Well. That was a month, eh? Before we dive into this wild lunar cycle of paleontological action, I'll put out one more call: if you are a paleoartist and you haven't taken the 2017 Survey of Paleoartists, do it! It's easy and won't take too long.
In the News
Ornithoscelida. This is the name given new clade consisting of ornithischia and theropoda, according to a new phylogenetic study by Matthew Baron with Paul Barrett and David Norman. This new model proposes that the sauropodomorphs and theropods aren't quite as closely related as we've thought, with saurischia redefined to be sauropodomorpha + hererrasauridae. Many interesting implications here. Let's see how is pans out over time. Read more from Darren Naish at TetZoo, Ed Yong at the Atlantic, and Pete Bucholz at Earth Archives.
Anchiornis plus lasers! New research using the technique of laser-stimulated fluorescence has "fleshed out" the little-dinobird-that-could, confirming some hypotheses about soft tissue anatomy in paravians and throwing in some surprises, to boot (no pun intended, but the foot integument has stoked conversation online). Read more from Scott Hartman at Skeletal Drawing, Andrea Cau at Theropoda, and NatGeo.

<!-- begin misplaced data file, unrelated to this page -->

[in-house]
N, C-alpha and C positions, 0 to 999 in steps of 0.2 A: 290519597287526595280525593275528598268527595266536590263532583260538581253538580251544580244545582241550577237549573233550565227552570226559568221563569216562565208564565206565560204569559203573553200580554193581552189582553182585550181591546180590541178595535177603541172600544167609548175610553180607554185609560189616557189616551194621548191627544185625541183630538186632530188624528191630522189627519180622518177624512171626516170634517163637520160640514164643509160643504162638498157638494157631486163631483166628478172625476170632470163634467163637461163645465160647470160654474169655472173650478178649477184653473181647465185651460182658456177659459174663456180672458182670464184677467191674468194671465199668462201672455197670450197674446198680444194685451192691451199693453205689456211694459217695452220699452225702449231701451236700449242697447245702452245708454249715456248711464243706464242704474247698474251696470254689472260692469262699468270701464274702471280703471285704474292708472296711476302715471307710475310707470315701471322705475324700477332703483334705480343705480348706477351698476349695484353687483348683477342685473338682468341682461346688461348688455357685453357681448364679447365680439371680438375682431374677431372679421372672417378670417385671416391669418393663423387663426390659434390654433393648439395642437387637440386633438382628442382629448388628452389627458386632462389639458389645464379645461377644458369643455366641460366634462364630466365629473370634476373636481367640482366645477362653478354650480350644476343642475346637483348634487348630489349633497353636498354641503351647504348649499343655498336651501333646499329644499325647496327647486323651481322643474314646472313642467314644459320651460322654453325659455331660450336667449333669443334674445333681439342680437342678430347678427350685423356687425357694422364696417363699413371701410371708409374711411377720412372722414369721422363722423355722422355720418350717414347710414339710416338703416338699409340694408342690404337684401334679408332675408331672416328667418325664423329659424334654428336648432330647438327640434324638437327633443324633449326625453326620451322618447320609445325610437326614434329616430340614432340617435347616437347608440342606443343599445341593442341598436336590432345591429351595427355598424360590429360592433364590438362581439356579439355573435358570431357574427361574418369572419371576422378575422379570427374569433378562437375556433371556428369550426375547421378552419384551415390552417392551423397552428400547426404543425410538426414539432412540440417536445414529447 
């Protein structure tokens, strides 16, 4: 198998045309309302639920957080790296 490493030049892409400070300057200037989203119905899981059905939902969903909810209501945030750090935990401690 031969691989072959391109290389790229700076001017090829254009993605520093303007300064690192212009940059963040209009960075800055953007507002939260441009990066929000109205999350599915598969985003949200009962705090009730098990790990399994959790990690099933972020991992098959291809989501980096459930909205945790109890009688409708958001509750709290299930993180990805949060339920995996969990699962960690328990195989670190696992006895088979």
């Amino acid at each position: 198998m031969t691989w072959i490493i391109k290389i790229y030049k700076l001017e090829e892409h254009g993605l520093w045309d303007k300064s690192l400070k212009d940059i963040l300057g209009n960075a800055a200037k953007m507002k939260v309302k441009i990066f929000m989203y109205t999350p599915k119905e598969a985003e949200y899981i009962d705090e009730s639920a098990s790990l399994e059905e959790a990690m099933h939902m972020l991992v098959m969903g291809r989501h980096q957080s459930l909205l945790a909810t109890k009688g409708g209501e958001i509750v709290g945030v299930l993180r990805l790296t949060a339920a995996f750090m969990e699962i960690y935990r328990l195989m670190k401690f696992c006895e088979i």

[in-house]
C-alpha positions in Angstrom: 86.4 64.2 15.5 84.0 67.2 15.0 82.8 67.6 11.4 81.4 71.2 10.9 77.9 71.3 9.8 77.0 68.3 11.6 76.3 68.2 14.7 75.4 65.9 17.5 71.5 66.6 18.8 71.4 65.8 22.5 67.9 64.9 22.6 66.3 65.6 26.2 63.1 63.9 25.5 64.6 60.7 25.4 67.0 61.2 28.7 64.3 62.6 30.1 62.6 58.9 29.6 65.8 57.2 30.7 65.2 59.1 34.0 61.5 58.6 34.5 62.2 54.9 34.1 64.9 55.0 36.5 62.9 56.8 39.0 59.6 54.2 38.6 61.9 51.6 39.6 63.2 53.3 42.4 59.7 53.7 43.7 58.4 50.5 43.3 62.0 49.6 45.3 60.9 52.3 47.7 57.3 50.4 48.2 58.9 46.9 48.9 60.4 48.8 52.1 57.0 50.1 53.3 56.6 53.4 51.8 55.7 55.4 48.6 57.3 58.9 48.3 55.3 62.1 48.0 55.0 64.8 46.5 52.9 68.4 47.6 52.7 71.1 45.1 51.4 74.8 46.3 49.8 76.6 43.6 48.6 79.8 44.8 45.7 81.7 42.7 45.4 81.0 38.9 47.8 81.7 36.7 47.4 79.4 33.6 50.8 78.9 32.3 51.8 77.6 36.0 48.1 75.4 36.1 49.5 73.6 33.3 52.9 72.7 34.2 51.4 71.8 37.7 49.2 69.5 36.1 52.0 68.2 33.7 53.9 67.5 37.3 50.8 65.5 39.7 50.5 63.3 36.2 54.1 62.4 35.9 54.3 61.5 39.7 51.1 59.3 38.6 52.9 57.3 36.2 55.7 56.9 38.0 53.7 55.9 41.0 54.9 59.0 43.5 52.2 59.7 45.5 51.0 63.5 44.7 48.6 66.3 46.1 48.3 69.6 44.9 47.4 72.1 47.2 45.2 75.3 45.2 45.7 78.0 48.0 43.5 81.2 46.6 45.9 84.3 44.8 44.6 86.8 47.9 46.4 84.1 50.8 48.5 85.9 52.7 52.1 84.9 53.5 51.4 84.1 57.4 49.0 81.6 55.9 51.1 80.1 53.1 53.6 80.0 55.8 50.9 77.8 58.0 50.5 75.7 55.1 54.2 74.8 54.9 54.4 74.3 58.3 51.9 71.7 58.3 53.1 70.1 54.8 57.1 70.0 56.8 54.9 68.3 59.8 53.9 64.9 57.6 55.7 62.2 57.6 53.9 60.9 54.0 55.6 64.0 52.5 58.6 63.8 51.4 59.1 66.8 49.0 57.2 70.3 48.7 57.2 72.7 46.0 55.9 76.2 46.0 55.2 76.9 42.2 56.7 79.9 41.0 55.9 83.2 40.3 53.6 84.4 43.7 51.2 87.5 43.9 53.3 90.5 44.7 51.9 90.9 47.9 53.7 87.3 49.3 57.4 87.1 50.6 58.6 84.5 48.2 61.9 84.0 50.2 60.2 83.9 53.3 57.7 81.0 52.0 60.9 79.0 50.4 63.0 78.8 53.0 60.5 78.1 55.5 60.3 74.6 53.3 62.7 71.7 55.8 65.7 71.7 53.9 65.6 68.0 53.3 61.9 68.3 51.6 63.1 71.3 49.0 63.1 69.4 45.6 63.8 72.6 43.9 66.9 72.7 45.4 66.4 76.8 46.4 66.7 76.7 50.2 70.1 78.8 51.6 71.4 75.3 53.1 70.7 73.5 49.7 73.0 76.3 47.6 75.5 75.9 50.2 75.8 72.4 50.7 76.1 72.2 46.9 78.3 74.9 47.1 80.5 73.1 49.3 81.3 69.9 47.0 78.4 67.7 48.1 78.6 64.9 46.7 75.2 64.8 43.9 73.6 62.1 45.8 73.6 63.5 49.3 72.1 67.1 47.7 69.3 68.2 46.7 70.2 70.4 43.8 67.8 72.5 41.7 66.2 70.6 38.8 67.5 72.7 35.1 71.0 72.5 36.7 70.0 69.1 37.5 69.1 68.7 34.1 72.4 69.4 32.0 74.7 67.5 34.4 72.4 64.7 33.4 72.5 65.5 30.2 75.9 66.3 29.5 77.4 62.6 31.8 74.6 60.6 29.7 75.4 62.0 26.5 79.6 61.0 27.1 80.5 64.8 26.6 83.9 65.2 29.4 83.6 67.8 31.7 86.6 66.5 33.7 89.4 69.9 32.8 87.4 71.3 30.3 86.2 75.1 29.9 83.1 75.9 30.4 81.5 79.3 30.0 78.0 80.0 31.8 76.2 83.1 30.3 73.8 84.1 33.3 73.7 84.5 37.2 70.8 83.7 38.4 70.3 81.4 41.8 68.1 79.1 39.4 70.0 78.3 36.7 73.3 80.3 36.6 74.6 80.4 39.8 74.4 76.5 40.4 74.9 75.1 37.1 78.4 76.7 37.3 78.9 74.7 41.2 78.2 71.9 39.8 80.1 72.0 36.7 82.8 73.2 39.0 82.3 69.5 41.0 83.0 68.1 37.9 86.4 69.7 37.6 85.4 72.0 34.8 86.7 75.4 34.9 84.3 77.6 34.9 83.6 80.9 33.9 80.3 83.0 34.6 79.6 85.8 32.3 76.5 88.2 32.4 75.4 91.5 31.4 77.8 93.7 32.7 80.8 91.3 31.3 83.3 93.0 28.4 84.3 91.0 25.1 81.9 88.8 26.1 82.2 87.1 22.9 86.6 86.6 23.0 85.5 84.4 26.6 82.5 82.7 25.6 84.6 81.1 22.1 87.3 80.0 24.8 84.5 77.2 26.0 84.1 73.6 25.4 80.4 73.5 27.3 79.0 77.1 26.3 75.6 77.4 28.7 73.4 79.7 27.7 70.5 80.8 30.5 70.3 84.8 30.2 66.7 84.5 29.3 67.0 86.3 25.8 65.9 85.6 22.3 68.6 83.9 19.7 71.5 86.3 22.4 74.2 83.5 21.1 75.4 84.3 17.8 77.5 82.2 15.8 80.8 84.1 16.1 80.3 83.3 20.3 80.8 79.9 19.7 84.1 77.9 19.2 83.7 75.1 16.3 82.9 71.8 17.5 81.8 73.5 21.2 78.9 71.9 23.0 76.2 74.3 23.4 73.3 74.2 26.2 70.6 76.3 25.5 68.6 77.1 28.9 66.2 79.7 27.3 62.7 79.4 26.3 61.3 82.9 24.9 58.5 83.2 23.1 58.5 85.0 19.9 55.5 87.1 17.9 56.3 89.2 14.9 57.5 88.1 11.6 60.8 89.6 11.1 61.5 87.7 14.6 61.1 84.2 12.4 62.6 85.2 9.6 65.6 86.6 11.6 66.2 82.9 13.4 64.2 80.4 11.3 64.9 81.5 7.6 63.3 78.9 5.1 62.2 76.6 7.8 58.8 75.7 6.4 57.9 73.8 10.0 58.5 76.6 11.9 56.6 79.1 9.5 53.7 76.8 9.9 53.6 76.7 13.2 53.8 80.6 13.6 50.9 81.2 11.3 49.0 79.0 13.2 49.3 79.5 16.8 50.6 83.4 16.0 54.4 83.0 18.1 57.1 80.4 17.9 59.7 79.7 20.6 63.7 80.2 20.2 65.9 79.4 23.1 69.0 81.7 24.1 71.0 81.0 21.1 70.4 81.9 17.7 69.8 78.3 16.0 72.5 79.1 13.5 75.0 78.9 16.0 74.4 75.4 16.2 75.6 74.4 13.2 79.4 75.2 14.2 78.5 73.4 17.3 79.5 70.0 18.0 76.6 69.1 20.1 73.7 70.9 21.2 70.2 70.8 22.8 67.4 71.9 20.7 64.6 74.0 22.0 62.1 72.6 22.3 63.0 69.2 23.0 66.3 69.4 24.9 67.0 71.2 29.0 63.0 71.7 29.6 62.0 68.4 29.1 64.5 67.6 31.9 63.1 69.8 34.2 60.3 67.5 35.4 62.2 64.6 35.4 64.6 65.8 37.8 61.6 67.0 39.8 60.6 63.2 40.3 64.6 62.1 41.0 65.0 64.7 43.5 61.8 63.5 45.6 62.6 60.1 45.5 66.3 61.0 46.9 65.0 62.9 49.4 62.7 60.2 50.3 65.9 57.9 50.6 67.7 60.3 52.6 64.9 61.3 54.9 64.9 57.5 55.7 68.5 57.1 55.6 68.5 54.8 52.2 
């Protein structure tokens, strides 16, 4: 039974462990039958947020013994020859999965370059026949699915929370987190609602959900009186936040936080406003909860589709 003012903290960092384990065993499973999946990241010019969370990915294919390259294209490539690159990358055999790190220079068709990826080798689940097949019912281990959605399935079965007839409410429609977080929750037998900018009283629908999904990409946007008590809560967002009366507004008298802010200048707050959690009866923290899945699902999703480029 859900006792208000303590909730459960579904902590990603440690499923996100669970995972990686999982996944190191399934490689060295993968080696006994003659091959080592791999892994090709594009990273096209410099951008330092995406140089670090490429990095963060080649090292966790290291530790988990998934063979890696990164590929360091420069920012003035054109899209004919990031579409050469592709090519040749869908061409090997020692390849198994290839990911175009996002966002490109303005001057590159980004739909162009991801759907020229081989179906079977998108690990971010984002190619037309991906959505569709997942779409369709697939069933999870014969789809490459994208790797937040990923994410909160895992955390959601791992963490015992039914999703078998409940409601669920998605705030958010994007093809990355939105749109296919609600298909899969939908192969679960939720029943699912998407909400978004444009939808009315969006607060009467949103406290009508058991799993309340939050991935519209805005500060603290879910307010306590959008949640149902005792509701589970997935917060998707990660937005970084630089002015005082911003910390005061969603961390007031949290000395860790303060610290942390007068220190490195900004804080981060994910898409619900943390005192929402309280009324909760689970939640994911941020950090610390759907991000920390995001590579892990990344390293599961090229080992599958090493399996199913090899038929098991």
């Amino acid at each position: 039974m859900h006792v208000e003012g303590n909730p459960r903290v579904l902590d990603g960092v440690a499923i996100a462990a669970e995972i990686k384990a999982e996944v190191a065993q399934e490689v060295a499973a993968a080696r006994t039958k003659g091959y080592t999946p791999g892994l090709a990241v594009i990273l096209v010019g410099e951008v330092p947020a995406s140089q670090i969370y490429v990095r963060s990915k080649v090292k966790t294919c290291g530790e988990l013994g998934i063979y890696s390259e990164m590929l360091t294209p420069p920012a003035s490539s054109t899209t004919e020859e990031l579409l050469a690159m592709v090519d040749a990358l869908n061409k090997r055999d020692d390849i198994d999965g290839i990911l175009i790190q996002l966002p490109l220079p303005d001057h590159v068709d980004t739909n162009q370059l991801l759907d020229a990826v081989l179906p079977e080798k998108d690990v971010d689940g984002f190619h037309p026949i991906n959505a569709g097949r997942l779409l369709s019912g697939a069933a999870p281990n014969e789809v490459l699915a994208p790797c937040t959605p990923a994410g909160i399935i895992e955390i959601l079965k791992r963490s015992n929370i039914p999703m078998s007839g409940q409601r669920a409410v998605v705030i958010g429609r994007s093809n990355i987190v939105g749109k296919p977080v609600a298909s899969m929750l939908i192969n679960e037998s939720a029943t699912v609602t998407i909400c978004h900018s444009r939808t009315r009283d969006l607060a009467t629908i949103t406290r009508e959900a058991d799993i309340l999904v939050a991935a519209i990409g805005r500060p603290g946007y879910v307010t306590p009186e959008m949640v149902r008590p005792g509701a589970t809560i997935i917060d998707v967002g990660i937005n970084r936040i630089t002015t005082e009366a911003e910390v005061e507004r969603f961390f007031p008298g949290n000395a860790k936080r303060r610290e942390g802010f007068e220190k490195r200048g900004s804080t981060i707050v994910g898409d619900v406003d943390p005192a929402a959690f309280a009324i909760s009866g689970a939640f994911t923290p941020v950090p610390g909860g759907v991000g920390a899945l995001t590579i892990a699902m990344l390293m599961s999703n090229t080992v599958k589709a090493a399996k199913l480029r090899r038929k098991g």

Want more dinobird soft tissue, eh? A newly described, remarkable specimen of Confuciusornis has been found to preserve soft tissue features of the ankle and foot. "Microscopic analyses of these tissues indicate that they include tendons or ligaments, fibrocartilages and articular cartilages, with microstructure evident at the cellular level. Further chemical analyses reveal that even some of the original molecular residues of these soft tissues may remain, such as fragments of amino acids from collagen, particularly in the fibrocartilage." The authors conclude that Confuciusornis represents a transitional state between the leg posture of ancestral theropods and modern birds. Read the Nature Communications paper and the release from Bristol University.